Tuesday, 25 February 2014

Performance Improvement

The phrase “A Good Thing” crops up a few times on this blog, in the context of “learning is A Good Thing” – it’s even an index item in The Learnforever Book.  And of course, my strapline invites you to learn like you are going to live forever.  Learning is good for you, as an individual, and is good for organisations too, not just because of what you learn, but because of the doors it opens to new learning, and because of the skills you acquire for adaptability, to cope with change, and to handle new situations.

Learning and development practitioners could embellish this argument, sharing the belief that learning is beneficial to everyone, and a worthwhile investment for any organisation, but… (There had to be a but coming, didn’t there?)

Learning is ubiquitous: it happens everywhere, planned or not, and we are increasingly aware of informal learning and social learning.  Organisations have limited resources and need to make some tough choices about what to invest in: planned learning is only one of them, as there are many other competing investments that can drive productivity, profitability and success.

And so typically we look to learning and development to cause performance improvement, which should yield measurable business impact.  And the key to successful L&D is to ensure it directly contributes to performance improvement.

As planned learning usually takes place away from the job, or even on-the-job is often protected from exposure to normal risks and costs, this means ensuring that learning transfers to work.  To put it another way, the knowledge, skill and competence people learn in organised L&D activities need to be applied at work.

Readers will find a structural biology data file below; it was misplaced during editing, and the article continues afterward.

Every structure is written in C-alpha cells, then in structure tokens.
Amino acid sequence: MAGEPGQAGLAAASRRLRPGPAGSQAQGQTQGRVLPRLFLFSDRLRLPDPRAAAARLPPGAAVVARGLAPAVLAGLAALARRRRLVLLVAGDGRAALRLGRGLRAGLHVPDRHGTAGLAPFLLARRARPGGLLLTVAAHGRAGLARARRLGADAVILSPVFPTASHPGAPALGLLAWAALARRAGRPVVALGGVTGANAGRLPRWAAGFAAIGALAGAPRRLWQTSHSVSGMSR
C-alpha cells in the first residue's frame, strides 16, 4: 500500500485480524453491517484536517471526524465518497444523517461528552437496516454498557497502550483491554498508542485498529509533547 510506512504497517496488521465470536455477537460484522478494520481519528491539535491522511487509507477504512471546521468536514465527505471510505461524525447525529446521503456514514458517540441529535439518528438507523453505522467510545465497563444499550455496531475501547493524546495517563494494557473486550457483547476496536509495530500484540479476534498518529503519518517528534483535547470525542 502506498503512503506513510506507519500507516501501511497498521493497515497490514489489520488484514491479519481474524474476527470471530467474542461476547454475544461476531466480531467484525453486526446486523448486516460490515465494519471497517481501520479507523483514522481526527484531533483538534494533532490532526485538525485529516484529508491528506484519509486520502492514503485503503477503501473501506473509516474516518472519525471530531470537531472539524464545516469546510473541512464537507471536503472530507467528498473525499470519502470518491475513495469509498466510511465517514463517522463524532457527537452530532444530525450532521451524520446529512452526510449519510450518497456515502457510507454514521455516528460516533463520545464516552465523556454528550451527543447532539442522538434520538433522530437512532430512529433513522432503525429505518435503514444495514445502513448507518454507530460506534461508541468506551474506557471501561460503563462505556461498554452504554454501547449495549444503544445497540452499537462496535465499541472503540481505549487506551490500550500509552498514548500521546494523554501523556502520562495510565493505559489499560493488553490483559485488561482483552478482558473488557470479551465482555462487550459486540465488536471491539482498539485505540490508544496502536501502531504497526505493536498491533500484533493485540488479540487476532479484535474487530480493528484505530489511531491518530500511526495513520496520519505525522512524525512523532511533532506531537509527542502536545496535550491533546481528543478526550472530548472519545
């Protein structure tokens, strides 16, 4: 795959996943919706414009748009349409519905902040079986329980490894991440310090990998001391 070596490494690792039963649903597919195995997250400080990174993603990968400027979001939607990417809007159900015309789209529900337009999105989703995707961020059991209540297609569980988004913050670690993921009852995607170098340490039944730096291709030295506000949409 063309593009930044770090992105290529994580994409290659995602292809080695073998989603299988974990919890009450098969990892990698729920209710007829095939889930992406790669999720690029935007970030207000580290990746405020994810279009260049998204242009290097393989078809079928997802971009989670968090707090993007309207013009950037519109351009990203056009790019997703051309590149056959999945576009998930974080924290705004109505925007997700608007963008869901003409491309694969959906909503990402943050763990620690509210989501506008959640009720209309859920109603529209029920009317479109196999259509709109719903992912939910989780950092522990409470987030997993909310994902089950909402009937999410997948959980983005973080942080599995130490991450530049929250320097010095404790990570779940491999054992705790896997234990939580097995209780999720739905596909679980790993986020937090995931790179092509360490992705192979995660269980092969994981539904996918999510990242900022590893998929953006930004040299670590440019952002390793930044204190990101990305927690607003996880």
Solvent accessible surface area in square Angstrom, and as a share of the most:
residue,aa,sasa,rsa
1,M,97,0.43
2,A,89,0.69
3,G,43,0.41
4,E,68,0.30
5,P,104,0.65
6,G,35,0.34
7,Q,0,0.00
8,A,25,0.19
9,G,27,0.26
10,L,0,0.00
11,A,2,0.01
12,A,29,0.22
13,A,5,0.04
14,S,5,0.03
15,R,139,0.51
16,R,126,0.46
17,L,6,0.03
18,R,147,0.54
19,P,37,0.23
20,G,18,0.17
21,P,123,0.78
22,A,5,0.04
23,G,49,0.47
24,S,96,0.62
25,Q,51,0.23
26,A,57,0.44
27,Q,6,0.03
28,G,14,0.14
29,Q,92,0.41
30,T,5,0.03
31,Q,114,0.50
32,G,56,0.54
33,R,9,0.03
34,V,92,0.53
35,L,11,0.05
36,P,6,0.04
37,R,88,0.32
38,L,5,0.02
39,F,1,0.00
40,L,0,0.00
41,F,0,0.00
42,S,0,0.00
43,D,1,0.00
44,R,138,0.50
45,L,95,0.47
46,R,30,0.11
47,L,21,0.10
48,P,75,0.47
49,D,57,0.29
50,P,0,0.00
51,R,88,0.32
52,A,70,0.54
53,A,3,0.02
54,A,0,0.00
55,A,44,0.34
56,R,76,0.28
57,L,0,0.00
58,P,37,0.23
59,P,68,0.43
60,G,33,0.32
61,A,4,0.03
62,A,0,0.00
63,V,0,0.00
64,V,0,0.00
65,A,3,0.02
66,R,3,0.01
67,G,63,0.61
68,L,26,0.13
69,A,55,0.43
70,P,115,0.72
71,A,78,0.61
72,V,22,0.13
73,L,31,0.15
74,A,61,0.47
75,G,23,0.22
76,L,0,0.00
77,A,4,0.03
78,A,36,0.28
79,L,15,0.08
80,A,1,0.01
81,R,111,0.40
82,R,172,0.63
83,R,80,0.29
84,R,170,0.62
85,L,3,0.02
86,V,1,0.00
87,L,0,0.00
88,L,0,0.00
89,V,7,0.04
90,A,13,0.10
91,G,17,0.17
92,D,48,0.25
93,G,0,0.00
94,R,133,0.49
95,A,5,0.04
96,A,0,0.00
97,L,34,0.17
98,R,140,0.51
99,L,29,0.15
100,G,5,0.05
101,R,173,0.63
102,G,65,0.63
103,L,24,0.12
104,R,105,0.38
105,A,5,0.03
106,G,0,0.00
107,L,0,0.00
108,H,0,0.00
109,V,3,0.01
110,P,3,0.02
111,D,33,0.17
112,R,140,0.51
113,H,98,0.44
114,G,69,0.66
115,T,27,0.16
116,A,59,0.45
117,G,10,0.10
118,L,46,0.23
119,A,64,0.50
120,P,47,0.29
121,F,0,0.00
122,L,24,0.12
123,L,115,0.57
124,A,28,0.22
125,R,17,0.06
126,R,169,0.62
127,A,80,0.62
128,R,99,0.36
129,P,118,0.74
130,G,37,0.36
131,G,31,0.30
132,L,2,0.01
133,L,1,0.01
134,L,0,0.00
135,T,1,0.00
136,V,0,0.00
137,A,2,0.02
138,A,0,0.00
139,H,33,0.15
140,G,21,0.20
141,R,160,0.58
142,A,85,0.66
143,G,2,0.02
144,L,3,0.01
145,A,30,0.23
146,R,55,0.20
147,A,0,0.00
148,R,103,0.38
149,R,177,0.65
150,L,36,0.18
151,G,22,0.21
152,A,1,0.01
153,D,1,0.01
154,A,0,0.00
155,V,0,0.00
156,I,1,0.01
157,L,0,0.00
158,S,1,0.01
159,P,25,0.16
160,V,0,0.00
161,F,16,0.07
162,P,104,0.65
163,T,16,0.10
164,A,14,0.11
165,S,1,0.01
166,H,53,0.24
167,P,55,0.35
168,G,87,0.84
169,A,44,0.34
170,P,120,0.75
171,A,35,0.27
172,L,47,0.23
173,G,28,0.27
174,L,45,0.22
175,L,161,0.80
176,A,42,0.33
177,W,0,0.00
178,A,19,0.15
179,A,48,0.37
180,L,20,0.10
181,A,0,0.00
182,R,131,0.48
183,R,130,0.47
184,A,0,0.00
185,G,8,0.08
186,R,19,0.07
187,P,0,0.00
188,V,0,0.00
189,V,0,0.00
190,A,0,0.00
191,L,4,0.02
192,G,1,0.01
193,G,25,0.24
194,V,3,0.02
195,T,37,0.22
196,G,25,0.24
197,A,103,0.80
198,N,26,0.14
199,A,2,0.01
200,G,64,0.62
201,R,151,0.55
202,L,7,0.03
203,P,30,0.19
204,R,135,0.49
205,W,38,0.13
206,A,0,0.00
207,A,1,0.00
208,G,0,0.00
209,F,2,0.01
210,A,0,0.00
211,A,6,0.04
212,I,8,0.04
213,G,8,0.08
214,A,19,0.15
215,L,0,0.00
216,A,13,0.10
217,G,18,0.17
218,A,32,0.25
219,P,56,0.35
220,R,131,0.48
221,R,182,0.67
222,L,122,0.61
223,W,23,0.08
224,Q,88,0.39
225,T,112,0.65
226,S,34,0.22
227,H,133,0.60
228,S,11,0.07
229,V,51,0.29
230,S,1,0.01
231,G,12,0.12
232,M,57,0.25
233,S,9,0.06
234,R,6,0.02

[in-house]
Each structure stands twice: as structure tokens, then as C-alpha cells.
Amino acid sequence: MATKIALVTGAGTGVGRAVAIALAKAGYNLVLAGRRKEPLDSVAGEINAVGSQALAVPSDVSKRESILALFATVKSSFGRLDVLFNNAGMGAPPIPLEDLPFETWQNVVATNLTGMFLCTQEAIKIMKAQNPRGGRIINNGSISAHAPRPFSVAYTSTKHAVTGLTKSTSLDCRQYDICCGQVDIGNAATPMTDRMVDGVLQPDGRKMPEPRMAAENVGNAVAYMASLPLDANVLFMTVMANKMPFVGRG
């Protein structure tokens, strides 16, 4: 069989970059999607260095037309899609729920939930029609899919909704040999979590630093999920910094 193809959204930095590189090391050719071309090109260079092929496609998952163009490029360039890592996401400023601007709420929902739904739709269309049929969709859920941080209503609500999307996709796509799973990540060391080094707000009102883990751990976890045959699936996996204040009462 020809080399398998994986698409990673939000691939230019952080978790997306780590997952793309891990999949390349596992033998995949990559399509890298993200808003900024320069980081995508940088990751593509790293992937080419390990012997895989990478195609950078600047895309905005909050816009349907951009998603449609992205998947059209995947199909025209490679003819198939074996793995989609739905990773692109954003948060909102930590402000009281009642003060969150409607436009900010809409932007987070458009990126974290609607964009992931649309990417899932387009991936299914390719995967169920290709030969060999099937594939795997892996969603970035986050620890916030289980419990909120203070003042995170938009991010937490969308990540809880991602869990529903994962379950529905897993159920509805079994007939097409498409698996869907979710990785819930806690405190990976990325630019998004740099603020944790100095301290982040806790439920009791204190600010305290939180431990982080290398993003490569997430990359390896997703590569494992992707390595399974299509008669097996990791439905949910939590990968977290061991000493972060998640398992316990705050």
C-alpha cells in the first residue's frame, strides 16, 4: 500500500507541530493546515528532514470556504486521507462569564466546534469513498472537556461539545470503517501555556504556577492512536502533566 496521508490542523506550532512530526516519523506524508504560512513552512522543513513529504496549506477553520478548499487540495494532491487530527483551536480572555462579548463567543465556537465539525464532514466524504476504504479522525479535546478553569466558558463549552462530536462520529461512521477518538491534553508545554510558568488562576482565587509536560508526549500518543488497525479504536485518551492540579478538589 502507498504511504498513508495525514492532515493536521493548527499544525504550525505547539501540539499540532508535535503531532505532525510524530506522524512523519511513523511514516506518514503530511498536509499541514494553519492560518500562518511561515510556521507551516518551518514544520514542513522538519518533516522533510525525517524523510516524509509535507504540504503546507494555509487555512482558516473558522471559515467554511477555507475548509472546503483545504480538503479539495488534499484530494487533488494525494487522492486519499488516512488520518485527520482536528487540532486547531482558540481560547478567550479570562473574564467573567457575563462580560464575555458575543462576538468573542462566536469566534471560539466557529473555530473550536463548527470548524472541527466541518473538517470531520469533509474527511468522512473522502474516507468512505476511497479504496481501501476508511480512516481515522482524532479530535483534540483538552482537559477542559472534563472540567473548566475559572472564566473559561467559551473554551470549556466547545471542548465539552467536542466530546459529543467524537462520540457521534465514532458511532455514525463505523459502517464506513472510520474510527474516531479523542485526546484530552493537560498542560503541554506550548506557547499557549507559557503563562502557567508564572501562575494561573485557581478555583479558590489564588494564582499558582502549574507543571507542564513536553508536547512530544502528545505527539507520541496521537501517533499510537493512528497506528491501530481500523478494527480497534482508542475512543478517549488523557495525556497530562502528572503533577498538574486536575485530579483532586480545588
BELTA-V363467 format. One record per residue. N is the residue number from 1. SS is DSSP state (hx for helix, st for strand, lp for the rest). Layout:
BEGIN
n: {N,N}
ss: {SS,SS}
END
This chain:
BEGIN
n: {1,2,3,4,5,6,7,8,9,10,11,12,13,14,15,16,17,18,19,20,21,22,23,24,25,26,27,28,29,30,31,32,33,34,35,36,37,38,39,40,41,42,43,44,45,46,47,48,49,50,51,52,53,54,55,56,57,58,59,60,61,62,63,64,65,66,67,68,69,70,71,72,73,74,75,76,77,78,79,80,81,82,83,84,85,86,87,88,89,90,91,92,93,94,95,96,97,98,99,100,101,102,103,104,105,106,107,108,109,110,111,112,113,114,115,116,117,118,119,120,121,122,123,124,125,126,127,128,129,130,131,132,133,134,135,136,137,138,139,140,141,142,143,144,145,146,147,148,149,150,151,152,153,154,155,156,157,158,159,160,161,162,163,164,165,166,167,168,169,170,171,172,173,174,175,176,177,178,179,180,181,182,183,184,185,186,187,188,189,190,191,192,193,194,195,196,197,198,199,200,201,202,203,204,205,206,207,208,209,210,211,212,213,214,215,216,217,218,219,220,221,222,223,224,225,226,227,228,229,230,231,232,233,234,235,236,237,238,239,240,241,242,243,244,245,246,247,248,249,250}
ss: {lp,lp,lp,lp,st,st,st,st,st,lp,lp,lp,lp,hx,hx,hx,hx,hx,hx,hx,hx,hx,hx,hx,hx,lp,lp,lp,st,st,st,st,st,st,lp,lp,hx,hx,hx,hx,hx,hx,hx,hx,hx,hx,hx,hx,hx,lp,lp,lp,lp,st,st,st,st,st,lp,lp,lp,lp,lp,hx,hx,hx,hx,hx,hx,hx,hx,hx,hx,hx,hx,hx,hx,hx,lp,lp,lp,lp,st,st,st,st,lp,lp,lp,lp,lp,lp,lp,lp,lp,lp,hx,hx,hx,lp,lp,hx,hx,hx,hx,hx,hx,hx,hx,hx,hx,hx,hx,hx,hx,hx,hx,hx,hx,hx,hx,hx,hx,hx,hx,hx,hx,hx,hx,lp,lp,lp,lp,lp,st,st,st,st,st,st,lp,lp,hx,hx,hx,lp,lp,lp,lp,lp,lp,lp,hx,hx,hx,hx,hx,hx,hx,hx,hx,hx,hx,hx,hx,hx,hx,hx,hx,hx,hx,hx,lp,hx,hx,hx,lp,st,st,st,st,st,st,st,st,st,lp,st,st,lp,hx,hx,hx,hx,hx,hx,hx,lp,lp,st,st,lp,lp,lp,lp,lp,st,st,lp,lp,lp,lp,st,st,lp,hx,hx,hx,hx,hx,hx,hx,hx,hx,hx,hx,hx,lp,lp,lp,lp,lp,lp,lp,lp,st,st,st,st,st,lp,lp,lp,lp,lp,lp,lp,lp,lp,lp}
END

This is reflected in Donald Kirkpatrick’s evaluation levels, where his second level is about ensuring knowledge and skill have been learnt, and his third level is about ensuring that knowledge and skill are applied to work.

Dr Ed Holton has identified an academic model of 16 learning transfer factors, based on research in the USA, and there are other models. The essential truth is that no L&D initiative is complete unless it has a built-in process to overcome any barriers to learning transfer and ensure learning transfer actually takes place.

Learning and development are important in life, in almost any context, but in organisations their importance lies in how they are embedded in, and contribute to, performance improvement.  The simple paradigm is that learning and development leads to performance improvement, which in turn leads to business results.

L&D practitioners need to pay more attention to performance improvement.

Tuesday, 4 February 2014

Why you should join the Learning Evaluation Network

Many people, if they’re honest, will admit that they aren’t doing enough to evaluate their learning and development. Most of us get regular feedback from learners, and can be confident learning interventions are well received; most of us know that learning is a good thing to do; and in many cases there is broad alignment of learning interventions with organisational goals.  But how many of us, hand on heart, can show the value that learning adds, can point to where it makes a difference, and can measure its contribution to business results?